My argument is complicated further that we are not just born in the patent era, but we are also born in the era when the "object of humanity" has been distorted into being economic entities. As such, it comes natural to assume that the foundation of life is economic.

    There of course was a decent argument for patents and copyright. But, like all economic laws, it is quickly perverted, distorted and used as a lever for the purpose of moving capital upwards into vast piles that can't be accessed by humanity as a whole. Warner Brothers owns the copyright to "Happy Birthday" and charges rather large fees for it's commercial use. The copyright was extended to 95 years.

    IP laws (copyright and patents) now control the simple human endeavor of "entertainment." I find that to be so ridiculous as to not need much explanation. But, in case it does, as every human interest and endeavor enters into economic contracts, freedom of expression dies a little bit. Until we have this atomized population sitting in front of screens watching an illusory image and entertainment world for which they MUST WORK MANY HOURS to pay for.

    Currently, patents are being used in medicine to bankrupt the population. A rather clear abuse of the intent. The entire IP system is clogging courts, costing humanity valuable equity in the world they inhabit, and creating ever more hording of capital.

    It's pretty hard to argue that the song "Happy Birthday" is more important to humanity that the "wheel".
     
  10. Nodda Duma

    Nodda Duma Subscriber

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    Sounds like it boils down to whether you are an optimist or pessimist ... i.e. a reflection of your own world-view.

    The world needs more optimists.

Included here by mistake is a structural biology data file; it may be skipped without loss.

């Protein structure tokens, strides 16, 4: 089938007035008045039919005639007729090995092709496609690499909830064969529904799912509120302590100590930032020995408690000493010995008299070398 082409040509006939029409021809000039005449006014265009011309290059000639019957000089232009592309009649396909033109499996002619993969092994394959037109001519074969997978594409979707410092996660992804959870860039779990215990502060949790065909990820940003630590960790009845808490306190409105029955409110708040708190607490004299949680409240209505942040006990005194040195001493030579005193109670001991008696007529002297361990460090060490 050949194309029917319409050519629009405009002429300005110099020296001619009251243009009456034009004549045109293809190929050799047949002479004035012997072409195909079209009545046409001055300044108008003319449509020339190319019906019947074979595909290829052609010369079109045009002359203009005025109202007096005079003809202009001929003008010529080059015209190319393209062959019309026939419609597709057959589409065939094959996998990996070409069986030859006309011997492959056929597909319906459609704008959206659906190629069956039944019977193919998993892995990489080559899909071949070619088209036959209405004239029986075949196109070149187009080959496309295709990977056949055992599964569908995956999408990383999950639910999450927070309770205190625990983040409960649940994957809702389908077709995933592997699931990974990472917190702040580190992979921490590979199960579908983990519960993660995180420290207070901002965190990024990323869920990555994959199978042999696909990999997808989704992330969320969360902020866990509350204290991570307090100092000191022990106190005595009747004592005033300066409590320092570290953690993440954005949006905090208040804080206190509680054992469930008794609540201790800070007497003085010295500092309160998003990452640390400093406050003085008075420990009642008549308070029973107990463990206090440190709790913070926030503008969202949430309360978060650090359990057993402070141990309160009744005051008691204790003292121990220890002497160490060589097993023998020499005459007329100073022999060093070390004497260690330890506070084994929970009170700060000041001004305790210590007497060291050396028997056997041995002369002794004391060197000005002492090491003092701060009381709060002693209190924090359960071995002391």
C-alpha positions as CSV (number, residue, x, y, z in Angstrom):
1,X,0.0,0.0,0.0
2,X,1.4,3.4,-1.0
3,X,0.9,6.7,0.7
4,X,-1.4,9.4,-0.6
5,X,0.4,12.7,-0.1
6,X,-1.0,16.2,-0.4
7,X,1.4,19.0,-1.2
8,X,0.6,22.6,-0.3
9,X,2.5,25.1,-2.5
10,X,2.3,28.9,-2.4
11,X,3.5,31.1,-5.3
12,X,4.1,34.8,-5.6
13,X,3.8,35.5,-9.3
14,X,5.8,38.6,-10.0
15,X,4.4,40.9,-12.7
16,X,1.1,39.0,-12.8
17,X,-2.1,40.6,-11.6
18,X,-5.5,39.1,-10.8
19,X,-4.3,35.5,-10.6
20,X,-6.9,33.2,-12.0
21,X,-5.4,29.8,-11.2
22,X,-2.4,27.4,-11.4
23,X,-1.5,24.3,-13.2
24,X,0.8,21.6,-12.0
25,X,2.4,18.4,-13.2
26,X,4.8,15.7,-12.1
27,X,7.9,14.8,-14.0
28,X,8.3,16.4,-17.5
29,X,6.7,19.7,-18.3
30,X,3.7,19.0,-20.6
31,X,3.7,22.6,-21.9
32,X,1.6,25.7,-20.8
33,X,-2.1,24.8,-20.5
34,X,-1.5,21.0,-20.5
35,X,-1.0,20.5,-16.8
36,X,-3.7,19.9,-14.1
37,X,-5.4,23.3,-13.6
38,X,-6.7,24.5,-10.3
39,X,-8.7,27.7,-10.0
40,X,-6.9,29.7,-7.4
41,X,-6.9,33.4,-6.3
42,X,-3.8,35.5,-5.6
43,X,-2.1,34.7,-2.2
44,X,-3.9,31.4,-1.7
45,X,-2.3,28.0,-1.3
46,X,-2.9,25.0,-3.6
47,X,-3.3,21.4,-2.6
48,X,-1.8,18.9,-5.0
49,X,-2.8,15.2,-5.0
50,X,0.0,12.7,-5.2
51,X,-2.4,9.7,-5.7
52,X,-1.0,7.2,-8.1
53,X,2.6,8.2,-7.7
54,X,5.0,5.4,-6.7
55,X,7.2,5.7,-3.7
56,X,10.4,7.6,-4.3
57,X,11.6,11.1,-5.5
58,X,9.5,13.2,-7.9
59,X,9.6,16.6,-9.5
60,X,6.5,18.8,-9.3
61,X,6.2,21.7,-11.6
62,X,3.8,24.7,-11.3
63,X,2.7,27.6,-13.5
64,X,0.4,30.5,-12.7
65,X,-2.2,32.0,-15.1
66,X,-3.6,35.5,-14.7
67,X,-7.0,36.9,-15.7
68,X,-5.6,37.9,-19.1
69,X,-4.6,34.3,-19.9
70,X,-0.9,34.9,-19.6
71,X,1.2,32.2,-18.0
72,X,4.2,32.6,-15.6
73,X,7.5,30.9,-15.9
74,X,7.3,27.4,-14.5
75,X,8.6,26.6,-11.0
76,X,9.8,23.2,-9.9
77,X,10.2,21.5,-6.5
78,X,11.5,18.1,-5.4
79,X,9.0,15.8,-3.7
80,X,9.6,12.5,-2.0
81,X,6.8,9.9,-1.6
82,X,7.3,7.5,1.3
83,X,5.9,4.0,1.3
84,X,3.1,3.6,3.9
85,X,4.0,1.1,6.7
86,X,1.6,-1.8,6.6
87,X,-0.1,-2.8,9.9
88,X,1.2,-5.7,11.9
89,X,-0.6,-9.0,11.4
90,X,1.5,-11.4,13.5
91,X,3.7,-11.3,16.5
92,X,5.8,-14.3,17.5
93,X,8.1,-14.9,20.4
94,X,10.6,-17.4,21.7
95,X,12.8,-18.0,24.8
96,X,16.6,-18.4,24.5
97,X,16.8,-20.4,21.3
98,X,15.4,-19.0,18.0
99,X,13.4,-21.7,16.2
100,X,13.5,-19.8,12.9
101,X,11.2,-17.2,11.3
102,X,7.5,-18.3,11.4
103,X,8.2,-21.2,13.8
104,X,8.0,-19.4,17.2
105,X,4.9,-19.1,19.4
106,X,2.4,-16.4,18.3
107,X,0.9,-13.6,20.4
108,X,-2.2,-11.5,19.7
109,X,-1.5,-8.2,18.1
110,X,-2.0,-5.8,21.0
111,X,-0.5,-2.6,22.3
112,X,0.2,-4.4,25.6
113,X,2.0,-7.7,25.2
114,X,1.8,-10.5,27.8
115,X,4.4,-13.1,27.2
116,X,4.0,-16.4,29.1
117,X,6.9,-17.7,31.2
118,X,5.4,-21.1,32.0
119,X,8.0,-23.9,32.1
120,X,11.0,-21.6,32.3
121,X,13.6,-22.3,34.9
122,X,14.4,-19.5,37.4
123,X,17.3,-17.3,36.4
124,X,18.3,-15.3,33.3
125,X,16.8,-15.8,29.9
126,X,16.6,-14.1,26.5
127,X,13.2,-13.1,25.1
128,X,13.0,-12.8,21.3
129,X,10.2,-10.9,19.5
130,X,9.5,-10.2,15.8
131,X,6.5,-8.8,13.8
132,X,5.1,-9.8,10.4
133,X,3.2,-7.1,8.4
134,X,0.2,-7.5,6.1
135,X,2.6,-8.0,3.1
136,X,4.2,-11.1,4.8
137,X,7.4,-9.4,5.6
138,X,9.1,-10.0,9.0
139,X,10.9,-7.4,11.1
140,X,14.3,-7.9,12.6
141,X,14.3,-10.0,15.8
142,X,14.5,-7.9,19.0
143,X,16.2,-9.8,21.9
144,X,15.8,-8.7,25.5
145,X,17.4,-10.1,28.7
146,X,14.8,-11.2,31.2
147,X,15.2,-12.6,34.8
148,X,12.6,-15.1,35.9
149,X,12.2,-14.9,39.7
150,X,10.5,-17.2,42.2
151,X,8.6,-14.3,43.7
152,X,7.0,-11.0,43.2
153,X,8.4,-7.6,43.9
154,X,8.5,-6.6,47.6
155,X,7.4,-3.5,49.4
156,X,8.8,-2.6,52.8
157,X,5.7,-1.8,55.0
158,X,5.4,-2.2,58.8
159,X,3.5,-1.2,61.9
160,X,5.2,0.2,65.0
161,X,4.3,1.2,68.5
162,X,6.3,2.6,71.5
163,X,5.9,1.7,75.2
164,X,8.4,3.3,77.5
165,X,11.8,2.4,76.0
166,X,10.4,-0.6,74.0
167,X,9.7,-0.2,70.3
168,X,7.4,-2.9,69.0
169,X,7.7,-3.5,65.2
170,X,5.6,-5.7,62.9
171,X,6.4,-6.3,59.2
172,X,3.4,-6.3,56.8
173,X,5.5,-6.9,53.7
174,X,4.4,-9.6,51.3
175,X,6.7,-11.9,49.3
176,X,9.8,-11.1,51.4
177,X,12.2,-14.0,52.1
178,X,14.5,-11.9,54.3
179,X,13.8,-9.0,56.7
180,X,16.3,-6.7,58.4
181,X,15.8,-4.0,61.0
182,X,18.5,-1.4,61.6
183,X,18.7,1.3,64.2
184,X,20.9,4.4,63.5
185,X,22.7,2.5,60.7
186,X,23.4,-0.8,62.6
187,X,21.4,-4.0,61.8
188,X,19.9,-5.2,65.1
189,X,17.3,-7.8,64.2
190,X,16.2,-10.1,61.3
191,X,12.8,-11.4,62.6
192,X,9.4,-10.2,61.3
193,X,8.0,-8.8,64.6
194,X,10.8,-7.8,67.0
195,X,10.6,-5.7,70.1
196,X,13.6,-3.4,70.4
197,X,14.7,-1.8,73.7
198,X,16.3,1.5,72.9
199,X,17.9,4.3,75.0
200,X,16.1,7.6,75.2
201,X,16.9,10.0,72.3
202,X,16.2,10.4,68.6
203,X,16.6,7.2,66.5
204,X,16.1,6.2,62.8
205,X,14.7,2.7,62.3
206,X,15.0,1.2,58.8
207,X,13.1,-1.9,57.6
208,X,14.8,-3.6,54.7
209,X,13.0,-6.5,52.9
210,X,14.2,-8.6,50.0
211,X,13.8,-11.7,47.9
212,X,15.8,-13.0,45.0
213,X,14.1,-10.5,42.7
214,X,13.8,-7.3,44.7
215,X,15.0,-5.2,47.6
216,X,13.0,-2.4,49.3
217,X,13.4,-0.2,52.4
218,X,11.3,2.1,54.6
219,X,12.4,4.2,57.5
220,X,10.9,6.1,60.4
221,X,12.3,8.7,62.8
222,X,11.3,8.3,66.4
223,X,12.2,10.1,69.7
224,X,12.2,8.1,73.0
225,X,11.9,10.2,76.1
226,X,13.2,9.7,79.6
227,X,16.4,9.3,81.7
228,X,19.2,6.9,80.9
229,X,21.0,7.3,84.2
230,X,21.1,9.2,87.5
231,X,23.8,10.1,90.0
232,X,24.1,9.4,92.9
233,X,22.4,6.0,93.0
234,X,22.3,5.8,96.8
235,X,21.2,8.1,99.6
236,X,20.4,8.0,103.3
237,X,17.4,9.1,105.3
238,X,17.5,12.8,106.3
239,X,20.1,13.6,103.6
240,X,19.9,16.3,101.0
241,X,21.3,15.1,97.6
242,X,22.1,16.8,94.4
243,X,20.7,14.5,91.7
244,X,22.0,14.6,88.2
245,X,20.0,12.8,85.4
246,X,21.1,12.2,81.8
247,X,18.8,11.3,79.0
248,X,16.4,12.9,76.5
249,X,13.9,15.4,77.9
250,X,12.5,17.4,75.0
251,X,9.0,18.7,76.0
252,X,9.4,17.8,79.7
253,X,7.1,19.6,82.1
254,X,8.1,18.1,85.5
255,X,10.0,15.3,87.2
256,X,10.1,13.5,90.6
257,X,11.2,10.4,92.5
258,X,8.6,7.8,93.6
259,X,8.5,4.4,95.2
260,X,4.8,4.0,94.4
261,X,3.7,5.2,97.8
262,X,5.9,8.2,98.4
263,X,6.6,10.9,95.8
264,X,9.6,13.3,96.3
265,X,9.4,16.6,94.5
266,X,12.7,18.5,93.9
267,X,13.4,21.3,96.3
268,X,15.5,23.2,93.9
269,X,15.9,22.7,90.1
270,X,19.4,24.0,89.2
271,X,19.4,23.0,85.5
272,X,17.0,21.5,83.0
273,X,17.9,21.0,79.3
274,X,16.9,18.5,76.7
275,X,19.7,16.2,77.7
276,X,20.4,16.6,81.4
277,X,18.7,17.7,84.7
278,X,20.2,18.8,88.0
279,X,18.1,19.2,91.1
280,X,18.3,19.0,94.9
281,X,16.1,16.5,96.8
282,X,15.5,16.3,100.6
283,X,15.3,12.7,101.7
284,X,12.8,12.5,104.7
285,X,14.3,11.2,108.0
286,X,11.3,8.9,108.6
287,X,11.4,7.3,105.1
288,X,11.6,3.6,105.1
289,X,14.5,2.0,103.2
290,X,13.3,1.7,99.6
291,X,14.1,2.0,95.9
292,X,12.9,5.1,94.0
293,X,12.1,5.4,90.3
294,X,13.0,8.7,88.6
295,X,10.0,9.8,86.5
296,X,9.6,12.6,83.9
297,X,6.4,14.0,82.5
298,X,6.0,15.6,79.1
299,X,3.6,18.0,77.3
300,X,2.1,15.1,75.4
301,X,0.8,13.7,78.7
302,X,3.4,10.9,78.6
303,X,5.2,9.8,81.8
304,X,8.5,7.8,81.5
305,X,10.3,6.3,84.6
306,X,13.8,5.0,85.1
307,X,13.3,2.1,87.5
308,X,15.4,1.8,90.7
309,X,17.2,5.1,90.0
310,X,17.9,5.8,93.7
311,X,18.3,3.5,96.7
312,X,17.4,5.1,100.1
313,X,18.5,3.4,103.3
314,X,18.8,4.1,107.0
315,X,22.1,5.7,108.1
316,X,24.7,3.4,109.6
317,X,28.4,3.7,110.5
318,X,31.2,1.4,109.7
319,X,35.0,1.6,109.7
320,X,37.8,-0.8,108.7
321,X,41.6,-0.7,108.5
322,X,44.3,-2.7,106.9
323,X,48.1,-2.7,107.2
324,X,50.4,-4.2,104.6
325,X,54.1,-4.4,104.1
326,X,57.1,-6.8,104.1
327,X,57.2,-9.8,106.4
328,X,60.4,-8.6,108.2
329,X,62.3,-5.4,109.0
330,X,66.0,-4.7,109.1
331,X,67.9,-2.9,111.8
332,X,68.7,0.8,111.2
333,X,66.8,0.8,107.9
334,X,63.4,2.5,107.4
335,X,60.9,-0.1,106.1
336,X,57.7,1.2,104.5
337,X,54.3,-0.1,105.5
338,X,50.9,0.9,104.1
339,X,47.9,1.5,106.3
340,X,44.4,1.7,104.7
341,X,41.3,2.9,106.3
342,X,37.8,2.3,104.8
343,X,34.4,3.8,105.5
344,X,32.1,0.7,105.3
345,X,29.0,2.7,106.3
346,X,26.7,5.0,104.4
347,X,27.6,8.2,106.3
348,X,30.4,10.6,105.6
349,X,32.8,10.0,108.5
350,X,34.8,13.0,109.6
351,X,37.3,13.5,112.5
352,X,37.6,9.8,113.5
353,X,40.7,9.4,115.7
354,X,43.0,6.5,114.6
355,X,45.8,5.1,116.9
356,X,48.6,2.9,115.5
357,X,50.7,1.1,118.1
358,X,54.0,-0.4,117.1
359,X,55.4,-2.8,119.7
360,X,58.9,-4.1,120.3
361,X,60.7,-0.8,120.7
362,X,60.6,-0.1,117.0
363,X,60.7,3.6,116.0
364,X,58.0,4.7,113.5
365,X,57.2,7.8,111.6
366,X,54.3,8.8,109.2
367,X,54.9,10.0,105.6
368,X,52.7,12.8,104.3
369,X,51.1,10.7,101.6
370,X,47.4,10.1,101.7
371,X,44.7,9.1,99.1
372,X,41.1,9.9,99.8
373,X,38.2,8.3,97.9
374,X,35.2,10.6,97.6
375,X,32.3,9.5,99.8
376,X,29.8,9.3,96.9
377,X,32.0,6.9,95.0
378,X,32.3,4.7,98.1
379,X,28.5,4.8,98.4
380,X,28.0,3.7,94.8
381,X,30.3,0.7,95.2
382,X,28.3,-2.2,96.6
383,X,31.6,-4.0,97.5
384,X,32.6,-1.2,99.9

11. jnanian

    jnanian Advertiser Advertiser

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    were the photographs in question even copyrighted ( registered at the copyright office )?
    he should have emailed them and had them put a by line on the work so he at least got credit for the image.

    grab and go is the way of the world .. oh well.
    it probably is more important than the wheel
    IDK
    i am related to or know of people who invented things or are connected to people who invented things that are used every day on every corner of the globe.
    and some of them had their ideas taken from them and others took credit for it
    and others were working for someone who reeped the benefits of their work. that's the way of the world ..
    would it have been the same thing if there were no patents? uh huh, people with
    money and power pretty much do what they want whether there are patents or copyrights.
    i had a large company grab images that were mine and copyrighted and publish them without consent and i got didly swat .. should have asked for a by line ..

    SSDD

    ==

    nodda the glass is 1/2 full !
     
  12. ReginaldSMith

    ReginaldSMith Subscriber

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    Yes, 'power' is normally abusive, no argument there.

    The worst feature of IP laws - as practiced in this world - is that they greatly enhance the power to lockup capital into ever larger piles, for ever longer time periods. It enhances the rentier economy. The shortage of available capital is directly related to the amount and depth of human misery.
     
  13. jnanian

    jnanian Advertiser Advertiser

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    1/2 full !
     
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  15. NedL

    NedL Subscriber

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    More than 1/2 full jnanian... it runneth over.